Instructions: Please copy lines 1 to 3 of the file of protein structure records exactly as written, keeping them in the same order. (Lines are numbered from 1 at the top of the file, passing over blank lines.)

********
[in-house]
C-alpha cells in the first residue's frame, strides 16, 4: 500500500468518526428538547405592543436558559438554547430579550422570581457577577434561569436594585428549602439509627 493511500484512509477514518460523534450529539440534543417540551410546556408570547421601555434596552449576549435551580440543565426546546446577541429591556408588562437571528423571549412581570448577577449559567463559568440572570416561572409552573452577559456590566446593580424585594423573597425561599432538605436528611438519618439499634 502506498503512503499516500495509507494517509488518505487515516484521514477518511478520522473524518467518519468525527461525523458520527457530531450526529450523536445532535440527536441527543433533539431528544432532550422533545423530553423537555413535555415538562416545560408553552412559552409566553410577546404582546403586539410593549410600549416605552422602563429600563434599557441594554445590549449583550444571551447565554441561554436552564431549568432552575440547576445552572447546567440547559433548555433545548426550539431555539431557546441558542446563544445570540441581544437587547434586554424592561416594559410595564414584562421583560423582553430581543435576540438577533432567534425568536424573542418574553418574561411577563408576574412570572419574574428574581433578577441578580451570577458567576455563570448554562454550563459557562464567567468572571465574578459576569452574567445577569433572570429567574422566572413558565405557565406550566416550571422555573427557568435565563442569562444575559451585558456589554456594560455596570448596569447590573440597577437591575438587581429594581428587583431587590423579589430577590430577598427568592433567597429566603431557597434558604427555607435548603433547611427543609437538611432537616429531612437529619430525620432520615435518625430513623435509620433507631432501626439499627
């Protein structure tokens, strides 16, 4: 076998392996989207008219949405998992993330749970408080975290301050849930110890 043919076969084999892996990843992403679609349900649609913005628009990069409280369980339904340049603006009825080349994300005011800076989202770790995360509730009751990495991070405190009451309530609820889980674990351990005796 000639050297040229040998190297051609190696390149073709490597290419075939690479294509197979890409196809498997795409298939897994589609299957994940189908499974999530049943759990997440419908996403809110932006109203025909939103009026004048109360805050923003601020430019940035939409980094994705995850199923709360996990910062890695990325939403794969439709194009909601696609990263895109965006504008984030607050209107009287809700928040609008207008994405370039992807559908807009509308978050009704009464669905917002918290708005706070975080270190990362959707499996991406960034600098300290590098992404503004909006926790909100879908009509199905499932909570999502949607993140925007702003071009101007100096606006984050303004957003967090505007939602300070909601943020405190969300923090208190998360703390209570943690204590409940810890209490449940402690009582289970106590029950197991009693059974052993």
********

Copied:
[in-house]
C-alpha cells in the first residue's frame, strides 16, 4: 500500500468518526428538547405592543436558559438554547430579550422570581457577577434561569436594585428549602439509627 493511500484512509477514518460523534450529539440534543417540551410546556408570547421601555434596552449576549435551580440543565426546546446577541429591556408588562437571528423571549412581570448577577449559567463559568440572570416561572409552573452577559456590566446593580424585594423573597425561599432538605436528611438519618439499634 502506498503512503499516500495509507494517509488518505487515516484521514477518511478520522473524518467518519468525527461525523458520527457530531450526529450523536445532535440527536441527543433533539431528544432532550422533545423530553423537555413535555415538562416545560408553552412559552409566553410577546404582546403586539410593549410600549416605552422602563429600563434599557441594554445590549449583550444571551447565554441561554436552564431549568432552575440547576445552572447546567440547559433548555433545548426550539431555539431557546441558542446563544445570540441581544437587547434586554424592561416594559410595564414584562421583560423582553430581543435576540438577533432567534425568536424573542418574553418574561411577563408576574412570572419574574428574581433578577441578580451570577458567576455563570448554562454550563459557562464567567468572571465574578459576569452574567445577569433572570429567574422566572413558565405557565406550566416550571422555573427557568435565563442569562444575559451585558456589554456594560455596570448596569447590573440597577437591575438587581429594581428587583431587590423579589430577590430577598427568592433567597429566603431557597434558604427555607435548603433547611427543609437538611432537616429531612437529619430525620432520615435518625430513623435509620433507631432501626439499627
């Protein structure tokens, strides 16, 4: 076998392996989207008219949405998992993330749970408080975290301050849930110890 043919076969084999892996990843992403679609349900649609913005628009990069409280369980339904340049603006009825080349994300005011800076989202770790995360509730009751990495991070405190009451309530609820889980674990351990005796 000639050297040229040998190297051609190696390149073709490597290419075939690479294509197979890409196809498997795409298939897994589609299957994940189908499974999530049943759990997440419908996403809110932006109203025909939103009026004048109360805050923003601020430019940035939409980094994705995850199923709360996990910062890695990325939403794969439709194009909601696609990263895109965006504008984030607050209107009287809700928040609008207008994405370039992807559908807009509308978050009704009464669905917002918290708005706070975080270190990362959707499996991406960034600098300290590098992404503004909006926790909100879908009509199905499932909570999502949607993140925007702003071009101007100096606006984050303004957003967090505007939602300070909601943020405190969300923090208190998360703390209570943690204590409940810890209490449940402690009582289970106590029950197991009693059974052993």